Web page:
What is faith? A great many Christians I know would quote for me, “Now faith is the substance of things hoped for, the evidence of things not seen.” I was once one of that number. However, beautifully written that verse is, it is a description of faith, not a definition. A definition is far more involved because of its moving parts.
For a definition, let’s go back a month to the Christmas story and take a look at faith as demonstrated by the shepherds in that account. Hidden in the story of the shepherds as told in the Gospel of Luke lies the very essence of faith—and it is told with eyes wide open.
We have an unknown number of shepherds who are watching their flocks as all good shepherds do. Suddenly, light shines all around them throwing a scare into them. An angel appears and tells them not to be afraid, the Messiah has come. A group of angels joins the first angel telling them that the Messiah brings an era of peace with God and God’s good will to men.
Their hypothesis is that God has done something to bring His good will to all people. But how do they measure the truth to determine if the hypothesis is true?
They are told that they can test the truth by going to Bethlehem where they will find a baby in swaddling clothes in a manger. This baby is the Messiah. The angels leave them to think it over. They decide to conduct the experiment. “Let us now go even to Bethlehem, and see this thing…”
Having a hypothesis and a way to test it, the act to carry out the experiment. They go to Bethlehem—and boom! There’s everything just like the angel said.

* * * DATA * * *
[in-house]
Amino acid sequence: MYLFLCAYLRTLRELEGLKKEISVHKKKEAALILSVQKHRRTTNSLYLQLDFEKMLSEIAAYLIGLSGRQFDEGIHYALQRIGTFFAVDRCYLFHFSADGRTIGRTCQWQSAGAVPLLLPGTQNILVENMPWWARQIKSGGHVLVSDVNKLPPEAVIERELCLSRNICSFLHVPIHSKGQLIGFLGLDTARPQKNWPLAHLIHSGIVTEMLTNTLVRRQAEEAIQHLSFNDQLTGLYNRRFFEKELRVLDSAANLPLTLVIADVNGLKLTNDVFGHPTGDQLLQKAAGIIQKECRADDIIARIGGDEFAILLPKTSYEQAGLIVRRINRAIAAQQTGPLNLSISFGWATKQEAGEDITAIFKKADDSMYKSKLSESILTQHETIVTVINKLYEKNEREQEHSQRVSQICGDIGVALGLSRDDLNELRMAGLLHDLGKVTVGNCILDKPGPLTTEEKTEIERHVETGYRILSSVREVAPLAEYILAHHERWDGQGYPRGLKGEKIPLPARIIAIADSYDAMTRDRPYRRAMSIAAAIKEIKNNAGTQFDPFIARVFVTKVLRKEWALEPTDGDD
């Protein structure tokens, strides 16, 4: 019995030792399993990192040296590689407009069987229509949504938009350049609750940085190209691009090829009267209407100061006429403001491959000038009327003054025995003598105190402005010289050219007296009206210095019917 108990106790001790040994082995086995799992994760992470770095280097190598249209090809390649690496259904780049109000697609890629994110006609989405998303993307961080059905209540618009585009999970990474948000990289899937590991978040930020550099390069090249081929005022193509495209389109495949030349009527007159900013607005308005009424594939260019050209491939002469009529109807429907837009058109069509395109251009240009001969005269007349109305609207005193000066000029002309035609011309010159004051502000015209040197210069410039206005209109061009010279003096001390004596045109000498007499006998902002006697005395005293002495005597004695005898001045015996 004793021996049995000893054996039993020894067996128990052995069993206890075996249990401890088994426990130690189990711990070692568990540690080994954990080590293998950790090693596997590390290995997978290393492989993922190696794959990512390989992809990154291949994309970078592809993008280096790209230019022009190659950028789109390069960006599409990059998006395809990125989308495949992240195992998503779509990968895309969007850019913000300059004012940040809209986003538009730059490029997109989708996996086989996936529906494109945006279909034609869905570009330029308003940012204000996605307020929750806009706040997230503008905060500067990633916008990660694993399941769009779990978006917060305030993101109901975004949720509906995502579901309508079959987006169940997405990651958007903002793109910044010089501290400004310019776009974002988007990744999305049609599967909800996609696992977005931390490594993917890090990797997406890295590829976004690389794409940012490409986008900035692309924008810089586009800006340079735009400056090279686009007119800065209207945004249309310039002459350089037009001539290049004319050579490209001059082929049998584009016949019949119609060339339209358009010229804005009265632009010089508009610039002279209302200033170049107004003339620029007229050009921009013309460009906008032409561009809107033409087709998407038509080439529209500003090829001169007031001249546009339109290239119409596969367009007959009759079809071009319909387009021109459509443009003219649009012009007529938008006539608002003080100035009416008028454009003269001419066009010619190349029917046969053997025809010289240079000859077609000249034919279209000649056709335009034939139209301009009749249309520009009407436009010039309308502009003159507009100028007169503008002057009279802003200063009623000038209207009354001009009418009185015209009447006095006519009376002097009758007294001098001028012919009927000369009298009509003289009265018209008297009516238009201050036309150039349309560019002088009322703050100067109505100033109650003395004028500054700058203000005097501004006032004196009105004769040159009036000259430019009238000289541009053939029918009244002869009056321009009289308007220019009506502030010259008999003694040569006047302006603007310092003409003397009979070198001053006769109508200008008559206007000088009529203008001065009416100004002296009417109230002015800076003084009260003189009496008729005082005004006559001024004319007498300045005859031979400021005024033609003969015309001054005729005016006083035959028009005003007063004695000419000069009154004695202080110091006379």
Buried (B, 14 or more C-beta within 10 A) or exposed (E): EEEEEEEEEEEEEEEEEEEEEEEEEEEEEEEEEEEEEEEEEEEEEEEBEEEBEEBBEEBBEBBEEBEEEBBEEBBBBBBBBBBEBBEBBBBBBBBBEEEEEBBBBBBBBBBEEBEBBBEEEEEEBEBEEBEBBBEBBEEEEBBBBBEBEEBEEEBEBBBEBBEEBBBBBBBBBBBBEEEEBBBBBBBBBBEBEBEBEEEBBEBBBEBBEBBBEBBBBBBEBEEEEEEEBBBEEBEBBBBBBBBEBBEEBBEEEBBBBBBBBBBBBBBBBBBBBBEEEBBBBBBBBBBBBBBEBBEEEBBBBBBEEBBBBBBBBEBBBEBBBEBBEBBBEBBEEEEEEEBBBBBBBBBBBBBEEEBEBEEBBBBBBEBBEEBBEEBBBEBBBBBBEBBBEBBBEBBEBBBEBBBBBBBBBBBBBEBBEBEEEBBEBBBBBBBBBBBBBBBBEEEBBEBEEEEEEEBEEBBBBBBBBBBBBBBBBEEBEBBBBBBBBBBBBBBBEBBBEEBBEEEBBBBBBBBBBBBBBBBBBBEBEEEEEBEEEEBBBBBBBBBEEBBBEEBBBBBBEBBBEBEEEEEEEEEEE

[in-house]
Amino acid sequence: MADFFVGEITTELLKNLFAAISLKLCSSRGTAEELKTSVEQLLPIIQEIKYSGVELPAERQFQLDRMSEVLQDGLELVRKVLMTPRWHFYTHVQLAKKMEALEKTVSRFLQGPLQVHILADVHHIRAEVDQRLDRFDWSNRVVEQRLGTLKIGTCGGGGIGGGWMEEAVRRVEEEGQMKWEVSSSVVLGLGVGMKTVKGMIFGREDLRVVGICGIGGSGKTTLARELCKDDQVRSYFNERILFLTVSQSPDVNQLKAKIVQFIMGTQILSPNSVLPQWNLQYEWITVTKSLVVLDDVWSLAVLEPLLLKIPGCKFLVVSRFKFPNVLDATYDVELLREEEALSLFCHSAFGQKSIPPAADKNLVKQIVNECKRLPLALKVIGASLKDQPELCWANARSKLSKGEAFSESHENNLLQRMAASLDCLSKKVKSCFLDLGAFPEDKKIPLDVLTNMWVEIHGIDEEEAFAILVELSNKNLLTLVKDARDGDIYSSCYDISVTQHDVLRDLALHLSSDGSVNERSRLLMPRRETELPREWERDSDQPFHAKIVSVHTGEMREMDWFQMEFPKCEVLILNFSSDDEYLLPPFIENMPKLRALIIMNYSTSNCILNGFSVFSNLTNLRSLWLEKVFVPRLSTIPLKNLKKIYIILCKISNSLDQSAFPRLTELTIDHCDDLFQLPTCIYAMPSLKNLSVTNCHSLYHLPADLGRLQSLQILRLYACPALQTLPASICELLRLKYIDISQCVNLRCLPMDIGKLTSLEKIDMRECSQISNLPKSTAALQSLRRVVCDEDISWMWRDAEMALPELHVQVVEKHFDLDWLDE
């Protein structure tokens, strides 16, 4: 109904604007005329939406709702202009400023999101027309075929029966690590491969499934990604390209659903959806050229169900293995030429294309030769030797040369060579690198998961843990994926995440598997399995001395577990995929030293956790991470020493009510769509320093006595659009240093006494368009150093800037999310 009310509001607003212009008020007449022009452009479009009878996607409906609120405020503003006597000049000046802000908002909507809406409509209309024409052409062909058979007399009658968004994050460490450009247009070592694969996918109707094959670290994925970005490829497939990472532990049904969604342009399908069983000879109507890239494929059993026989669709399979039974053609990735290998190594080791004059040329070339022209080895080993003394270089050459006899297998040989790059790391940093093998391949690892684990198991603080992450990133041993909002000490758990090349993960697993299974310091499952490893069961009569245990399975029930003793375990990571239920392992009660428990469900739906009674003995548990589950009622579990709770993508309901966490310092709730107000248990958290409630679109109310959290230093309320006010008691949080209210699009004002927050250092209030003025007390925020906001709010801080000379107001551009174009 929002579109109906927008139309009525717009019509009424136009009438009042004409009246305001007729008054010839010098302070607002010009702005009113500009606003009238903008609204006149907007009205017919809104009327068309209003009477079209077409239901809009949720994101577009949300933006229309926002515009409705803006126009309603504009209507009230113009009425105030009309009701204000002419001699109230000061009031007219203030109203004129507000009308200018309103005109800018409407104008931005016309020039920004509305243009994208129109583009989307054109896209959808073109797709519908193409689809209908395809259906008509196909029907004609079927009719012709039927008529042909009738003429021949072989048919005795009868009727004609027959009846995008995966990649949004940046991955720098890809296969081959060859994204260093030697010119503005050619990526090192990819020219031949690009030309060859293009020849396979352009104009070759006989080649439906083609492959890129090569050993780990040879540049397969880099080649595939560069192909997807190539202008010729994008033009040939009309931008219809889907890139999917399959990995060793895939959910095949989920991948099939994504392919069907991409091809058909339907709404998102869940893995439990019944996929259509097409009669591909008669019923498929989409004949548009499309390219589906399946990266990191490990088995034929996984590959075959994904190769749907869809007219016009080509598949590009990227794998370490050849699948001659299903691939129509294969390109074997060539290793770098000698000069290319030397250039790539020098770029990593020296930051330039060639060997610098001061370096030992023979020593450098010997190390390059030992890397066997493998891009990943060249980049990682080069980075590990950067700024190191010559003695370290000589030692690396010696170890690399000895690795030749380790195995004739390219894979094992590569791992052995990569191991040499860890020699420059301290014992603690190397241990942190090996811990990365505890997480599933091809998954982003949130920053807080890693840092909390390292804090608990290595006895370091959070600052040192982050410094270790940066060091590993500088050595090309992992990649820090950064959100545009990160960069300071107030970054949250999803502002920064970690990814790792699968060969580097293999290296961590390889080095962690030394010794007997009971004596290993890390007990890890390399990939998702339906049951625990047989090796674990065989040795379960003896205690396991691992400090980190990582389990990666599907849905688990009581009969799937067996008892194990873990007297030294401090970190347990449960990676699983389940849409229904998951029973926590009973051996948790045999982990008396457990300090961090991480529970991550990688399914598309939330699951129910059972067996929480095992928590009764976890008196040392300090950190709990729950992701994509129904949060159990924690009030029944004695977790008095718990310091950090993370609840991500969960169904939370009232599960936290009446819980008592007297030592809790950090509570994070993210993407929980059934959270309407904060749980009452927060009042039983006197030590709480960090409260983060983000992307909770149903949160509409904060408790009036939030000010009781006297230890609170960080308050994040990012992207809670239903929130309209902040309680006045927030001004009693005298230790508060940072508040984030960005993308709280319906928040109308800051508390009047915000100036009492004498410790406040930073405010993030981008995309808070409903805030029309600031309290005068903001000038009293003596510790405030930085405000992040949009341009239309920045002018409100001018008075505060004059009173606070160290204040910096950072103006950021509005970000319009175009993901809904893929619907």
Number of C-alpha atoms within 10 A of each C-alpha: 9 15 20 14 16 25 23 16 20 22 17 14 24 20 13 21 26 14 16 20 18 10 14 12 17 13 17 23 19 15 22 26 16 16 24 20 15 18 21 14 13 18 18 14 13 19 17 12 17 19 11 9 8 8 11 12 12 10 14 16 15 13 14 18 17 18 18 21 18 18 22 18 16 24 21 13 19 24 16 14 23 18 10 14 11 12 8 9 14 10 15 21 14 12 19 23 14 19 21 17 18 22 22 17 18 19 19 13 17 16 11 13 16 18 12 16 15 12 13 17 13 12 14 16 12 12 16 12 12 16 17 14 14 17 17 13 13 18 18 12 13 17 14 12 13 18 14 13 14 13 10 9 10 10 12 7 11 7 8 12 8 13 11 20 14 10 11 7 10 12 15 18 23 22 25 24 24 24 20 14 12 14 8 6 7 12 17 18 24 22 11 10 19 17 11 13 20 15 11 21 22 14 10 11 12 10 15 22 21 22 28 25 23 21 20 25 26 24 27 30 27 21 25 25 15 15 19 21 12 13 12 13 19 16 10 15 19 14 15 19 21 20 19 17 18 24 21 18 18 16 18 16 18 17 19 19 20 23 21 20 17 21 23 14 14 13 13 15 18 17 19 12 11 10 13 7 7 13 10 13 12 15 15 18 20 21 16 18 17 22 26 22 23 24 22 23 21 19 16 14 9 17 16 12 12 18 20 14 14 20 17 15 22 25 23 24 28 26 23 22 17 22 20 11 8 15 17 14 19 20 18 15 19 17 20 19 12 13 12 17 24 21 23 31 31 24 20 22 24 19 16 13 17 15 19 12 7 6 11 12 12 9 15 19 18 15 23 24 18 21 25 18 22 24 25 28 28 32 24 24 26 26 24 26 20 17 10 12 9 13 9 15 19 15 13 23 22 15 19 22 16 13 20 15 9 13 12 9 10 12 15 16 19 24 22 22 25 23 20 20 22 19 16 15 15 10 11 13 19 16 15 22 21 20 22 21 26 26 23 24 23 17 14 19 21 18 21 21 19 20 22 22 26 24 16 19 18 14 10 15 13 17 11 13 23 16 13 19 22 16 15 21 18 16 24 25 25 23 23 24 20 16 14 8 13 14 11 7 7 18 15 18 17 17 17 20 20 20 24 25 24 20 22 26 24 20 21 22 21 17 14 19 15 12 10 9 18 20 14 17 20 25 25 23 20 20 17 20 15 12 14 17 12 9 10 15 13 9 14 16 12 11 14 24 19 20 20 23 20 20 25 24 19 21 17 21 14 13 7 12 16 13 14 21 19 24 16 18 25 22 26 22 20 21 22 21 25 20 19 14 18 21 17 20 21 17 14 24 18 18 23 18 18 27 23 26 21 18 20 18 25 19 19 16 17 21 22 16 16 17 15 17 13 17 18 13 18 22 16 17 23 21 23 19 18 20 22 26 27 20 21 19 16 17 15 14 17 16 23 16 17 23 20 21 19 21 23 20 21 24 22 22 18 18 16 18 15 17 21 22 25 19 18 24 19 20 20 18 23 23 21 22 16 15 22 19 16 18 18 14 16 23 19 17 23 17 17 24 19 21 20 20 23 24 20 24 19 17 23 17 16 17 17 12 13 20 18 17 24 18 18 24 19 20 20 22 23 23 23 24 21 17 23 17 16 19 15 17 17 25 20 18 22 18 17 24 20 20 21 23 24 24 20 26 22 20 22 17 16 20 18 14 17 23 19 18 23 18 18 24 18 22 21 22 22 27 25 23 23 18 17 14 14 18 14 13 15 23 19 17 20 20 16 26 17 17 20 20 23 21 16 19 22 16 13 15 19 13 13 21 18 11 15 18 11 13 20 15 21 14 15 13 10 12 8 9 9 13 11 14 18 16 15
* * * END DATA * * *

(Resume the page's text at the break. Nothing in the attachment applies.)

In conclusion, “…the shepherds returned (to their flocks), glorifying and praising God for all the things that they had heard and seen, as it was told to them.
So, then faith has multiple parts. There is hearing something is true (because God has said it). There is reasoning and discussion about what to think of this possible truth that ends in a decision to investigate. Finally, there is acting on what has been heard to discover if it is indeed as described.
Hearing, deciding, and action—it takes all three to make faith. The result is joy. It is simple science, duplicatable, and standing up to peer review. The Christian faith lives by personal experimentation. It is a far cry from blind, and even further from modern scientific study results bought with money.
My generation as many before it, have been deluded into thinking science and faith are polar opposites whereas both begin with a reasoned supposition, are determined to have objective data to study, and are tested. Reason is the root of both, not the property of only one.
The reason that I have faith is that it has been, and continues to be, tried without alteration in the truth of the experiment’s original hypothesis—taste and see, the Lord is good.